I don’t attend specialist comics conventions very often. Indeed, the last time I did so was also in Bristol in 2005, when I was hoping to persuade all of the UK’s finest comics talent to come to Worldcon in Glasgow. But when I’m in the UK getting to Bristol is generally fairly easy for me, so if I’m around at the right time of year I try to make the effort to keep up with what is happening in comics.
This year I ended up falling in with a bunch of podcasters. These included Amy of Birds of Geek, Scott of Comic Book Outsiders and Dave & Barry of The Geek Syndicate. I was impressed with how enthusiastic they all were, and how they were very much focused on promoting comics (and indeed anything else they liked). The Geek Syndicate guys were particularly hard working, and I am going to make a point of listening to some of their work. I have a video interview with them in my video diary of the convention.
I bought a number of comics while I was there, all of which I will try to write a little bit about in the near future. These are: Neil Gaiman’s Batman; Hope Falls, by Tony Lee and Dan Boultwood; Vampire Free Style, by Jenika Ioffreda and The Girly Comic Book, an anthology edited by Selina Lock.
Other things of interest included Asia Alfasi’s Arab manga and the return of Classics Illustrated. Asia (whose name is pronounced more like ah-seeya than ay-shah) stood out in the convention in her traditional Muslim garb, but she was every bit as enthusiastic about comics as all of the other professionals there, if not more so. She is originally from Libya, and told me that kids in Arab countries often read more manga than western comics, which is how she grew up wanting to draw in the manga style. The idea that there is a flourishing community of Arab manga creators is fascinating and I’d love to find out more about it.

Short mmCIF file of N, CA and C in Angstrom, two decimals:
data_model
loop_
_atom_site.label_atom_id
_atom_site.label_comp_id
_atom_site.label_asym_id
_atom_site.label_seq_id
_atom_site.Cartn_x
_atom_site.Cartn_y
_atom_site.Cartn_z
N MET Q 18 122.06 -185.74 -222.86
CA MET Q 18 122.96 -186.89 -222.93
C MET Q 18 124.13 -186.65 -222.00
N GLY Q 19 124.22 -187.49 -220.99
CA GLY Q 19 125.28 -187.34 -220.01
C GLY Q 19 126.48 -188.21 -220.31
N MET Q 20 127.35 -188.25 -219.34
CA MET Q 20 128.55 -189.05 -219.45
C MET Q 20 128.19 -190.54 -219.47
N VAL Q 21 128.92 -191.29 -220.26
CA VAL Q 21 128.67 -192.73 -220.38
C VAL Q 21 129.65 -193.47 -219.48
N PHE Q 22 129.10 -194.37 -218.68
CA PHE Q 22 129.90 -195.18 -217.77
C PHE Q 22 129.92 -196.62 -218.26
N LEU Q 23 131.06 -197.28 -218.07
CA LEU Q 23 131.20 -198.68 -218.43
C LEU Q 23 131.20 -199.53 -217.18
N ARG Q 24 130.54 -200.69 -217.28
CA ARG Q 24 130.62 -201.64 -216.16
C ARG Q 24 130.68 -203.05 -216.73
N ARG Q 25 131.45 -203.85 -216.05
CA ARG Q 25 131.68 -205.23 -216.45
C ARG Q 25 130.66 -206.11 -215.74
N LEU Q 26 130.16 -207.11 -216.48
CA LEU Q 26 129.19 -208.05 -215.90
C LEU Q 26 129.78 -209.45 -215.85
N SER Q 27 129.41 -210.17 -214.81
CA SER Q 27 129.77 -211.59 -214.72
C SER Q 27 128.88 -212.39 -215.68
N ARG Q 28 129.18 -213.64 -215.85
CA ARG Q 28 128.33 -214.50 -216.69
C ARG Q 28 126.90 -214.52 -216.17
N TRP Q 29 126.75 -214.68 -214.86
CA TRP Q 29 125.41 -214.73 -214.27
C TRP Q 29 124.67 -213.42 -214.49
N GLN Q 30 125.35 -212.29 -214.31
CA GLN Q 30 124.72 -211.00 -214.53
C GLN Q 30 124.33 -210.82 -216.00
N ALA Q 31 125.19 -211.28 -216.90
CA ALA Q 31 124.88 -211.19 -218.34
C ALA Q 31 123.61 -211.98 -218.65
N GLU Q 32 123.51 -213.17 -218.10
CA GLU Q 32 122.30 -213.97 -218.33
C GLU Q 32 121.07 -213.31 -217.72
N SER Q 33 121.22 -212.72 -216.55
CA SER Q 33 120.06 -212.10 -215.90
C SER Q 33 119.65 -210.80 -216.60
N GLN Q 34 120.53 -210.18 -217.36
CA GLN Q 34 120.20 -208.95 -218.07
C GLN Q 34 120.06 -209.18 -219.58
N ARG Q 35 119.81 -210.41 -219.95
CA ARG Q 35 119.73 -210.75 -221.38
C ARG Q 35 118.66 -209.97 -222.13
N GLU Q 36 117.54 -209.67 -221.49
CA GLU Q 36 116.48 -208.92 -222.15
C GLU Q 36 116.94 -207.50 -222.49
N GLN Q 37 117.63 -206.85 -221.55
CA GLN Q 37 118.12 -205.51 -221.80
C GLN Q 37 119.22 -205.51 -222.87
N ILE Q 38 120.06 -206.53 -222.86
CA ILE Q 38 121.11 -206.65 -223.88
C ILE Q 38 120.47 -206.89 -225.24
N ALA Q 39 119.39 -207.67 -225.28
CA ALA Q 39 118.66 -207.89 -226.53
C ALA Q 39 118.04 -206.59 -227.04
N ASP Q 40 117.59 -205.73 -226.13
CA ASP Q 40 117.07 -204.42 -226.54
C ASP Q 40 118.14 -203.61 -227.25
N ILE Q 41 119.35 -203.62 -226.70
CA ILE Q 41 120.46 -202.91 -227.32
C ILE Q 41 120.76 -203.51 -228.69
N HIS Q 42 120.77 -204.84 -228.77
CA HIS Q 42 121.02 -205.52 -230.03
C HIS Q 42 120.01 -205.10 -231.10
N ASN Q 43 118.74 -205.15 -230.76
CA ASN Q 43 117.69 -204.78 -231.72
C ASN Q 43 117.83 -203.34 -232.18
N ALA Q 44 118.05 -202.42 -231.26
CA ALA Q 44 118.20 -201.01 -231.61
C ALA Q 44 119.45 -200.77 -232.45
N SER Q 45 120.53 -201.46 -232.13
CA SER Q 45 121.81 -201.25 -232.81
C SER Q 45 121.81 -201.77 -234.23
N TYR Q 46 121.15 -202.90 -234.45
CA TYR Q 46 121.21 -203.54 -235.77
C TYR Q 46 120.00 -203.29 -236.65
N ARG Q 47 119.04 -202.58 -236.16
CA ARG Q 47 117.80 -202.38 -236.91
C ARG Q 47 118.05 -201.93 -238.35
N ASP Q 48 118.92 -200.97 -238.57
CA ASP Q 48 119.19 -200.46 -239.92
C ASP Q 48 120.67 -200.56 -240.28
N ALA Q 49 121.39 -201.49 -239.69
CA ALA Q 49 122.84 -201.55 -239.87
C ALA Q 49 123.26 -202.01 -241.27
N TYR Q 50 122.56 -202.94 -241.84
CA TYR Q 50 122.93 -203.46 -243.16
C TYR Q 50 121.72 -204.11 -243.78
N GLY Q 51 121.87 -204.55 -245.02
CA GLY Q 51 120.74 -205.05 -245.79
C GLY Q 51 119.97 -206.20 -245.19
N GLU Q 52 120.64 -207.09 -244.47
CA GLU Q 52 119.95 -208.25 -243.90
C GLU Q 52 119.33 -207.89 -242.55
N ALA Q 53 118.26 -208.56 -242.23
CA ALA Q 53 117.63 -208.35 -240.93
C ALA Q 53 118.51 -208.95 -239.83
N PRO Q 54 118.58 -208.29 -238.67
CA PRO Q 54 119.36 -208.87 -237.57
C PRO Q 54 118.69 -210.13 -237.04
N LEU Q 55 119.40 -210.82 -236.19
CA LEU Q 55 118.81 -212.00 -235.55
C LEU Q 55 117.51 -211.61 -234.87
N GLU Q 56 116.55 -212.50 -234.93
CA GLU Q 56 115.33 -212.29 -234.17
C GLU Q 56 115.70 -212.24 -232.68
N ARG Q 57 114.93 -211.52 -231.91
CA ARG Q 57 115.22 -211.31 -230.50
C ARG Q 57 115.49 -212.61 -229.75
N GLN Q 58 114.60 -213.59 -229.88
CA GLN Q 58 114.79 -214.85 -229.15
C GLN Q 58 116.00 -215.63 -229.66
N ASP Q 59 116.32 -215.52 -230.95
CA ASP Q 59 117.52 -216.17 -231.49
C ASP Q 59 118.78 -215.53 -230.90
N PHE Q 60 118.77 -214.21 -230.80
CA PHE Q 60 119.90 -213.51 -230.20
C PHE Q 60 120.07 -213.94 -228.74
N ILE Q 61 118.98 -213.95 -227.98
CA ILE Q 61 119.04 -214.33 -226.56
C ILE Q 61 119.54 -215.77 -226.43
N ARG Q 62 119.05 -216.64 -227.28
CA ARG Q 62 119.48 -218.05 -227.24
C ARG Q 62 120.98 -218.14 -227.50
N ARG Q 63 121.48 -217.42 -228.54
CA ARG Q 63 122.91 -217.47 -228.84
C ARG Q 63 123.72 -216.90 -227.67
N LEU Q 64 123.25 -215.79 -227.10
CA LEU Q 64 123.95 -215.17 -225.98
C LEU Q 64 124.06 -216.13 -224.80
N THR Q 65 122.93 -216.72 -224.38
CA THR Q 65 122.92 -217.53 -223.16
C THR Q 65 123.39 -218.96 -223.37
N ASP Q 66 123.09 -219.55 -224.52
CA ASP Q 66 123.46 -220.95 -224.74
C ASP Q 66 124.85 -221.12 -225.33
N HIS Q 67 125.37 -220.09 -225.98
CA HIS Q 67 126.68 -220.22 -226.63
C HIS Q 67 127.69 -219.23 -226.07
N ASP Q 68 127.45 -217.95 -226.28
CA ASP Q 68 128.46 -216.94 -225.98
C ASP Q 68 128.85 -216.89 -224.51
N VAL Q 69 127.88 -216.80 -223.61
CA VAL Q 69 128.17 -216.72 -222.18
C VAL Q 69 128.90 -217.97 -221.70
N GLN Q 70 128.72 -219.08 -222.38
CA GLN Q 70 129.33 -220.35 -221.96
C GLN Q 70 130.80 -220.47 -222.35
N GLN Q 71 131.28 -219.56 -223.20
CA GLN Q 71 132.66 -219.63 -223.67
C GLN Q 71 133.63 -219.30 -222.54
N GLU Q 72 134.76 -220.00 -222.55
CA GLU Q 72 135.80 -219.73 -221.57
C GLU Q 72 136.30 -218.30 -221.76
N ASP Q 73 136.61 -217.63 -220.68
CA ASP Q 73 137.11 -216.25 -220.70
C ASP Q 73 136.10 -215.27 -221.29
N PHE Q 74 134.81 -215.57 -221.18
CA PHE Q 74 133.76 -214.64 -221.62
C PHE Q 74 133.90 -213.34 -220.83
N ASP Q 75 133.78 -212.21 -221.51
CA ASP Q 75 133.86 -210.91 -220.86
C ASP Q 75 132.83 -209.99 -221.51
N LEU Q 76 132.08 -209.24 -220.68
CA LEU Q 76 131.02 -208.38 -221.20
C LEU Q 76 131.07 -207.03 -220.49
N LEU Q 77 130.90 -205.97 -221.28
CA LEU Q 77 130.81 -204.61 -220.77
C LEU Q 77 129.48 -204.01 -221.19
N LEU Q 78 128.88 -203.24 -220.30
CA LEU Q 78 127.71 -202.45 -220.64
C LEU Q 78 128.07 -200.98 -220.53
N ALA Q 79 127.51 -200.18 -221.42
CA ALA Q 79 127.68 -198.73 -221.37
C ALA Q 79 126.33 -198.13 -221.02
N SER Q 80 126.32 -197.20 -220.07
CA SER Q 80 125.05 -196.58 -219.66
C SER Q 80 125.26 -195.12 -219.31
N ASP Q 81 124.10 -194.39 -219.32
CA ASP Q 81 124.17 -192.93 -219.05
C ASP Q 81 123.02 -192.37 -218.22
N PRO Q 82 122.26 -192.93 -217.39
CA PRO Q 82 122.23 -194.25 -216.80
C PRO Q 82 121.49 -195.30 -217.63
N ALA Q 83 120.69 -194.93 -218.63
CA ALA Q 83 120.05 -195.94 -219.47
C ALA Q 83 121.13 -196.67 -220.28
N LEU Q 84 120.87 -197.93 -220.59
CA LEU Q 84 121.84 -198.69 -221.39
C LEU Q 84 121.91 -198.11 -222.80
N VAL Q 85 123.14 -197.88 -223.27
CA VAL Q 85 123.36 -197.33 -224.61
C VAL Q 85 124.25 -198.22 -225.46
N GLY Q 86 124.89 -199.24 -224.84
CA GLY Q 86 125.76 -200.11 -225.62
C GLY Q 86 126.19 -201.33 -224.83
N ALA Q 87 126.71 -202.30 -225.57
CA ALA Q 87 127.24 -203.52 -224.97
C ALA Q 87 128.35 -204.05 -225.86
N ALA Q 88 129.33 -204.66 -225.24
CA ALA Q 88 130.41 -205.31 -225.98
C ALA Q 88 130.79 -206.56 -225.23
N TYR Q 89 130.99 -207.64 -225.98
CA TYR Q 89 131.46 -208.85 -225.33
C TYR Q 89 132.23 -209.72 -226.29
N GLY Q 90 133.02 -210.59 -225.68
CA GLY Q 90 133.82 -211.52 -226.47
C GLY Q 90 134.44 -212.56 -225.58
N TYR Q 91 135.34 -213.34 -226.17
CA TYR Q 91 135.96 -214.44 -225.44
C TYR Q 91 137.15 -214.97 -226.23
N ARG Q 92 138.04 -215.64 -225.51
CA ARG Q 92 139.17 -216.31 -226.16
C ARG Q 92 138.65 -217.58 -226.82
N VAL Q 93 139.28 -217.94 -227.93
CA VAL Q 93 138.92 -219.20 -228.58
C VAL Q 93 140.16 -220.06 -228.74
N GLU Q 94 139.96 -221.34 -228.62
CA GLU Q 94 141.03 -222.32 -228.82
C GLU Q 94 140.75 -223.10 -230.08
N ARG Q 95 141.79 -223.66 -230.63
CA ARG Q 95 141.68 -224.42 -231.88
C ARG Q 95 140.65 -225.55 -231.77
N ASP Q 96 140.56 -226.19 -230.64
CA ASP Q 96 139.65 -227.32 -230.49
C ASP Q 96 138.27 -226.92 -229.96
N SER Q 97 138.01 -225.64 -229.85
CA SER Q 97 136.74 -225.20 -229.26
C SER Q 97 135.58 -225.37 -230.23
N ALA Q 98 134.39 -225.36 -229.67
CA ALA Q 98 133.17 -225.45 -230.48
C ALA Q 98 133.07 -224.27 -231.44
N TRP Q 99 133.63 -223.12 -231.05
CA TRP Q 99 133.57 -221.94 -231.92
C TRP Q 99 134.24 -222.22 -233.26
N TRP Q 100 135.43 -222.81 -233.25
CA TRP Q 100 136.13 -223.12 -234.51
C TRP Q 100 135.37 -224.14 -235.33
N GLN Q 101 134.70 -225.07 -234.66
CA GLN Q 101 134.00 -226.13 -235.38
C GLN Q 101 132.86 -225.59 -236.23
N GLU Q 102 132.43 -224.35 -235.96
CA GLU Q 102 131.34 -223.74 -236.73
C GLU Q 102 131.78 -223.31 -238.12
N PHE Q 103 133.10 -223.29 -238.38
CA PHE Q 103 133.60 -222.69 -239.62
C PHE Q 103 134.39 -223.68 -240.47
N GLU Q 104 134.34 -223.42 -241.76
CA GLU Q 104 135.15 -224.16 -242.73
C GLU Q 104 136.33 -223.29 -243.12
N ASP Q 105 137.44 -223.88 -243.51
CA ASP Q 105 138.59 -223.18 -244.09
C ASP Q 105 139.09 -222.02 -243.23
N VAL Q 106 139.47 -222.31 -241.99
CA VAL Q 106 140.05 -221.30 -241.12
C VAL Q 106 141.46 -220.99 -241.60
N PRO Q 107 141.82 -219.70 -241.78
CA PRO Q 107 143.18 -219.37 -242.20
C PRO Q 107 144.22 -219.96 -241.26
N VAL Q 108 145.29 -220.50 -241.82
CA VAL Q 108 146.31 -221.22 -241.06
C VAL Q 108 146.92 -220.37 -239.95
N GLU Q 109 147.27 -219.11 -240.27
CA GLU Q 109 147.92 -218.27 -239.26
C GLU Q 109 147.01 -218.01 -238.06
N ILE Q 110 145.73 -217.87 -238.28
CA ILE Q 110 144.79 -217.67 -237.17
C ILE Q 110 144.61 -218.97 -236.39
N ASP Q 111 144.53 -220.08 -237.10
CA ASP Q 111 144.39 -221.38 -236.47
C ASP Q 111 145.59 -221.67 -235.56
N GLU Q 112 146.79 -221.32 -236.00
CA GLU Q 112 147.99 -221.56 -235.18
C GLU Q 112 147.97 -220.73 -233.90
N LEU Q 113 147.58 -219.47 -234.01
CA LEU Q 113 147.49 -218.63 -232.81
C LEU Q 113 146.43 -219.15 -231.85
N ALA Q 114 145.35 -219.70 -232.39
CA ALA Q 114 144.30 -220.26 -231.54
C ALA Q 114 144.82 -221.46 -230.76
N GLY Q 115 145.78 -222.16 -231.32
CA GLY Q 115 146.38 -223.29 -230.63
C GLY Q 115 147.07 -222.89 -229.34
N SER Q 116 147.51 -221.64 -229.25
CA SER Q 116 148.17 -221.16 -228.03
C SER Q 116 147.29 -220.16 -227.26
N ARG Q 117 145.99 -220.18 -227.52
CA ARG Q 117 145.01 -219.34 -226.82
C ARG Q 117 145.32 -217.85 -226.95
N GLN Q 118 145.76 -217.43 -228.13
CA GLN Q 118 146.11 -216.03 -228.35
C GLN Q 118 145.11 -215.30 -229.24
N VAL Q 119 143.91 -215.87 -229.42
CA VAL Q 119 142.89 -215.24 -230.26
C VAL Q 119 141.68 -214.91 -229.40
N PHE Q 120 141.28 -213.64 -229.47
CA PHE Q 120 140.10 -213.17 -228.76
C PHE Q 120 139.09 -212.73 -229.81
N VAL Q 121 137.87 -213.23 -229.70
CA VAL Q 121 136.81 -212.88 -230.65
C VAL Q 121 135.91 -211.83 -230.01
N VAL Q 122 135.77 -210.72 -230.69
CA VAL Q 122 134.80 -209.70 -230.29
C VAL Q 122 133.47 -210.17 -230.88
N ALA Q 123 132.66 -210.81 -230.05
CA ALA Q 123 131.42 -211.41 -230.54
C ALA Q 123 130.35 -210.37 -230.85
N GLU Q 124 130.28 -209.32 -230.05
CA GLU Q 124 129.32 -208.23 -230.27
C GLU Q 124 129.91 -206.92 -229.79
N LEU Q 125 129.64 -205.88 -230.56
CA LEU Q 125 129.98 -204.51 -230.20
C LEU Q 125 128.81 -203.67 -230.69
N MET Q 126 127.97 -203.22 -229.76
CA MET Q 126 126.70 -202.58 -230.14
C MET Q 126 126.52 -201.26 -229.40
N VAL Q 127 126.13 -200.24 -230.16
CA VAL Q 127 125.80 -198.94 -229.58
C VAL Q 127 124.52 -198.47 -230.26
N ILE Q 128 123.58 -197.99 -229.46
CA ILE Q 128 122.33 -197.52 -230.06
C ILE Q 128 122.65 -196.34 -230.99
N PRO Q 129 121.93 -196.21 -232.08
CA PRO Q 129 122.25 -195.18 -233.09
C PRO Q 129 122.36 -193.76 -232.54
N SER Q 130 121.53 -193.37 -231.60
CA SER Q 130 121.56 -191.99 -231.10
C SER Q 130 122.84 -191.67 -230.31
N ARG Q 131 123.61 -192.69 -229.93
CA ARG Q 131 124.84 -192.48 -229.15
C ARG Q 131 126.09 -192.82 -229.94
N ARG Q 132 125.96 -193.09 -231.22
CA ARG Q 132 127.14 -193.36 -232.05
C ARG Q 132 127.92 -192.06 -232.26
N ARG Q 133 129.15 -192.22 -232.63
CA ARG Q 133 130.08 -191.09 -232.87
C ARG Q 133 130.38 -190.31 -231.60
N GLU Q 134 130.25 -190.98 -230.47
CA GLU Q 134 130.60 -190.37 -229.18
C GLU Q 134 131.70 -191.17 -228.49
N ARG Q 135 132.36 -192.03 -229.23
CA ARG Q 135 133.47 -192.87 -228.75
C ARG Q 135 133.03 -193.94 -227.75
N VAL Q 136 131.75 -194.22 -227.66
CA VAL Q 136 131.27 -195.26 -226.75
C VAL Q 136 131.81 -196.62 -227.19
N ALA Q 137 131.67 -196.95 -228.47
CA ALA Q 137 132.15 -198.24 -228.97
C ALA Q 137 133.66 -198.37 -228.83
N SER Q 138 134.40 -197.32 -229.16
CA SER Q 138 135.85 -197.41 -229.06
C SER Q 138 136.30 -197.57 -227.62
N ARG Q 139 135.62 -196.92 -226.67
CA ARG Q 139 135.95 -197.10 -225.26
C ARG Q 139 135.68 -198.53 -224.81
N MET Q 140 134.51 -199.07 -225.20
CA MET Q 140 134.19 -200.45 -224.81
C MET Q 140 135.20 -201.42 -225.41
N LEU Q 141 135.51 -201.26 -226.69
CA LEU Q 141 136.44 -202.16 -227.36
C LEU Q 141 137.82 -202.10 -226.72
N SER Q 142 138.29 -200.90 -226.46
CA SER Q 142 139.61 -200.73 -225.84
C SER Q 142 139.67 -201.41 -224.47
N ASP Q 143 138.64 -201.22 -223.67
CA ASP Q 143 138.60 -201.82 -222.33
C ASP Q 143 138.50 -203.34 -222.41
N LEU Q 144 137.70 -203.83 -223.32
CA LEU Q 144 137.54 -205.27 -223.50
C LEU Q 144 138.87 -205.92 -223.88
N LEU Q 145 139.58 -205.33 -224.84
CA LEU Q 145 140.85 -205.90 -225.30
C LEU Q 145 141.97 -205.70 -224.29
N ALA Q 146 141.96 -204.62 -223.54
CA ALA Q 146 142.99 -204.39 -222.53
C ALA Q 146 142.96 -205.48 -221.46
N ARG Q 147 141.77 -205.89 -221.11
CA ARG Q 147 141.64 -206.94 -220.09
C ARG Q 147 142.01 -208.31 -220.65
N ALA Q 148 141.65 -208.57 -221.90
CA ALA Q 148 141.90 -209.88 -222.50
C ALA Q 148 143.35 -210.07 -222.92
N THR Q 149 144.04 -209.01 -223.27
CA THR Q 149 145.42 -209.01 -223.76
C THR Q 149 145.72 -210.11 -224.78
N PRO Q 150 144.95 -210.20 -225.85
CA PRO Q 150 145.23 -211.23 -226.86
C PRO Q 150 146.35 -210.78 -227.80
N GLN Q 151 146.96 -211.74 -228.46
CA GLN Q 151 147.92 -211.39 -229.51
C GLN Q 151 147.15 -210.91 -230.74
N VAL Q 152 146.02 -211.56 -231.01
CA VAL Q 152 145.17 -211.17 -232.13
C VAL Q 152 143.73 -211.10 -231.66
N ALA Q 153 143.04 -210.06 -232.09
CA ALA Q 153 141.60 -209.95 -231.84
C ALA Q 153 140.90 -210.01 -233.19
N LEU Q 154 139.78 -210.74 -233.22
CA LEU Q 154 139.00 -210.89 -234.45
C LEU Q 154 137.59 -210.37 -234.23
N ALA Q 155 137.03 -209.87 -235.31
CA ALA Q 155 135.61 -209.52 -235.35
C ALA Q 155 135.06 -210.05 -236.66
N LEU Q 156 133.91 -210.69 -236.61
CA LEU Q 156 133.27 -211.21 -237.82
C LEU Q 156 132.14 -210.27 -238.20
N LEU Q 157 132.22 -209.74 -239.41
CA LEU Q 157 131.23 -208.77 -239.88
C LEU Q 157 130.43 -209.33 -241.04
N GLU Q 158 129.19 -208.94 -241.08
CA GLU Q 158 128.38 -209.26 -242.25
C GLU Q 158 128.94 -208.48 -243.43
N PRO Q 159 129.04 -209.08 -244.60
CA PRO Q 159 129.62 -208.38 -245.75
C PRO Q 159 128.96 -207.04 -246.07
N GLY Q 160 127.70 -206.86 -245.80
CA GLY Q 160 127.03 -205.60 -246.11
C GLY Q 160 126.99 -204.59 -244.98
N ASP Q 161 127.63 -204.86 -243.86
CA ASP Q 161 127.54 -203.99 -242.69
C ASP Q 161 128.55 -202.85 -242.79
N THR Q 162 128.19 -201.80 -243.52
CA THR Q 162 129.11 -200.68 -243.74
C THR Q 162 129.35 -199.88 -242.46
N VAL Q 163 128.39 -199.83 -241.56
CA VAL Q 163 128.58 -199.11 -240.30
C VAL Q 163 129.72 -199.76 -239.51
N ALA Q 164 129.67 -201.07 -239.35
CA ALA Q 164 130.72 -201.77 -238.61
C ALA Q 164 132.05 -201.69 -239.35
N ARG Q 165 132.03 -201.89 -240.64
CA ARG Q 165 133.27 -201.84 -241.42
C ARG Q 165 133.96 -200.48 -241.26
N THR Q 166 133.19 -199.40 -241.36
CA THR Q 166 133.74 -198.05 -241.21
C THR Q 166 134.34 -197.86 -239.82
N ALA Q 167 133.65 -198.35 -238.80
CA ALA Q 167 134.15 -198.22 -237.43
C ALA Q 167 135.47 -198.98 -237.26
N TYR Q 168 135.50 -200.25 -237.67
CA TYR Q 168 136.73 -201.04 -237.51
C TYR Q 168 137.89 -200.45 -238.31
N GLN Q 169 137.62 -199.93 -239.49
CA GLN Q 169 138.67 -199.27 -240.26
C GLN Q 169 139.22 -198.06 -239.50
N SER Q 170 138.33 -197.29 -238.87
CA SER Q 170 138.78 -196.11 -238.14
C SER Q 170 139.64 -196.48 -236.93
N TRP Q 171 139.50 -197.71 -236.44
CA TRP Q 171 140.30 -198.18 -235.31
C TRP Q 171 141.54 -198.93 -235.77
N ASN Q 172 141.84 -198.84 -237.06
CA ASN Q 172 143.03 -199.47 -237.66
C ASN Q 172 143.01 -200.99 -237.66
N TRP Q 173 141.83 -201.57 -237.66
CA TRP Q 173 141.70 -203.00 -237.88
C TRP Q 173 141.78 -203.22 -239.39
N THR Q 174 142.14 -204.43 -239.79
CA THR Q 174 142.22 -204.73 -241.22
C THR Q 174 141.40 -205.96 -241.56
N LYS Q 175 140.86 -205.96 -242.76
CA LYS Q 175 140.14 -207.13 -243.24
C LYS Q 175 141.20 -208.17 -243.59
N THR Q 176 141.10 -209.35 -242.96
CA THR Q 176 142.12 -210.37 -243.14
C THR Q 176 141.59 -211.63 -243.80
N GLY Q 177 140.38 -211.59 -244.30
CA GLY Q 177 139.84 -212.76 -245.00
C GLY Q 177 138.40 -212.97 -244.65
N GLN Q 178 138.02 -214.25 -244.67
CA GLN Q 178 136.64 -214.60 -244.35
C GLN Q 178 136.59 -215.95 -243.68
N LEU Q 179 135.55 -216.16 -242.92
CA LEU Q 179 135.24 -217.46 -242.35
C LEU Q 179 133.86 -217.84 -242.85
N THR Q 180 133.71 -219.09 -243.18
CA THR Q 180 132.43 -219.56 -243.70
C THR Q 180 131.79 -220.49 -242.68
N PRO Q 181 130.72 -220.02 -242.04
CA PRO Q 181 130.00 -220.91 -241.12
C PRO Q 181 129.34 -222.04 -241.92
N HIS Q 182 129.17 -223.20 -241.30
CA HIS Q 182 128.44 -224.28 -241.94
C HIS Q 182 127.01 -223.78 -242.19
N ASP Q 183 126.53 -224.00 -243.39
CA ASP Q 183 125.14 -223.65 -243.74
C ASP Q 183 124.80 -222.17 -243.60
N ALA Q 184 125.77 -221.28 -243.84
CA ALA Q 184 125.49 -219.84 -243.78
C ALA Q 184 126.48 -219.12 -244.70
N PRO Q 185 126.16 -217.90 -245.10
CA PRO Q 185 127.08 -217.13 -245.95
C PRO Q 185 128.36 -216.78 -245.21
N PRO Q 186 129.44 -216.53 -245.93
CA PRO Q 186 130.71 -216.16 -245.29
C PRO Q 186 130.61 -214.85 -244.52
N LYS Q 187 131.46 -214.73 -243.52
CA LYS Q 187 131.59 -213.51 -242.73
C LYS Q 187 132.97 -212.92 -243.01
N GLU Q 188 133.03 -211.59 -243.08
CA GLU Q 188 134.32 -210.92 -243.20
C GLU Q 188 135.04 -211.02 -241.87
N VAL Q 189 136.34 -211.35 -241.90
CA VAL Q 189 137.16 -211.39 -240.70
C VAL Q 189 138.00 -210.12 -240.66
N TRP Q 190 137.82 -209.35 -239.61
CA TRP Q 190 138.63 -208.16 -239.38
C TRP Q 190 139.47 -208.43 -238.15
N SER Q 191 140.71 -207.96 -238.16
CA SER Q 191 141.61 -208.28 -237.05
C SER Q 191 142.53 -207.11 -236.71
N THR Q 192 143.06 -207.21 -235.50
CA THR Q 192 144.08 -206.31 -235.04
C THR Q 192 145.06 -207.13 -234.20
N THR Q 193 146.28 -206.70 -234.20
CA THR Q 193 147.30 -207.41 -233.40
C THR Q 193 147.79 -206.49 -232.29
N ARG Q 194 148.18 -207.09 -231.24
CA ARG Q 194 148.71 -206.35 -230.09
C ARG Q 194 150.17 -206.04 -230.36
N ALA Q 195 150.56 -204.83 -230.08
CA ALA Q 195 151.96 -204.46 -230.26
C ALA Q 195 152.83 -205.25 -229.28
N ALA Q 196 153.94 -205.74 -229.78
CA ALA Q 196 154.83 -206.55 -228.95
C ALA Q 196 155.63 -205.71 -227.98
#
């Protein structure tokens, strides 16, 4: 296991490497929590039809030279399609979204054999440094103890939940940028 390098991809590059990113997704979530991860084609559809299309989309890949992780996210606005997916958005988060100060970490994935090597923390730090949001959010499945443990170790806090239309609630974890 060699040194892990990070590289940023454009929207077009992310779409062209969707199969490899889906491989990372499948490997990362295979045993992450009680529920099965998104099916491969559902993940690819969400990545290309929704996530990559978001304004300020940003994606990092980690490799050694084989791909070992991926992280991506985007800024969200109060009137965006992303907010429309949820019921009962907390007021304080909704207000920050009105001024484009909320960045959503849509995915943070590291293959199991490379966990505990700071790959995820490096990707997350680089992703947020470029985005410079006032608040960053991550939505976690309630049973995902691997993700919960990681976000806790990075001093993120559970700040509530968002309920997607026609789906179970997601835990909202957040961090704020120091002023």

Classics Illustrated is a fond memory of my youth. They published exceedingly abridged versions of classic literature and adventure stories in a comics format. I remember owning several of them when I was a kid, and they were probably my first introduction to classic writers such as Verne and Dumas. A British company has bought the rights to the series and is republishing them. The web site says:
In doing so we hope to enrich young readers’ lives with these marvellous tales, helping them develop their reading skills and stretching their imaginations with fabulous tales of heroes and villains based on stories and novels that have passed the test of time over hundreds of years.
Hey, it worked for me. Here’s hoping that it works for modern kids as well.
On Saturday I spent quite a while talking to Dennis Morrison of ZzizzlComix.com. They have a very interesting idea. The produce what’s essentially a comics version of an audiobook. That is, they get voice actors to read out the text, but because this is a comic you also get video of the artwork. By adding motion, and not necessarily showing the whole frame at once, they add a lot of new artistic possibilities. The thing that struck me most about this is that it is actually a very effective promotional device for the paper comics. With the video you don’t always see all of the art, and the resolution may not be too good, so there is a definite incentive to buy the real thing. As an example, see the Grandville trailer that I just posted (which is not by ZzizzlComix but is a similar idea).
That feeling was reinforced on Sunday at the Independent Publishing panel when Harry from Markosia revealed that he’s selling comics on mobile phones in China. Customers can go to the web site and download issue #1 of various comics for free. They then have to pay a small fee per issue for subsequent comics. Prices in China are very low, but the mobile phone company has 500 million subscribers.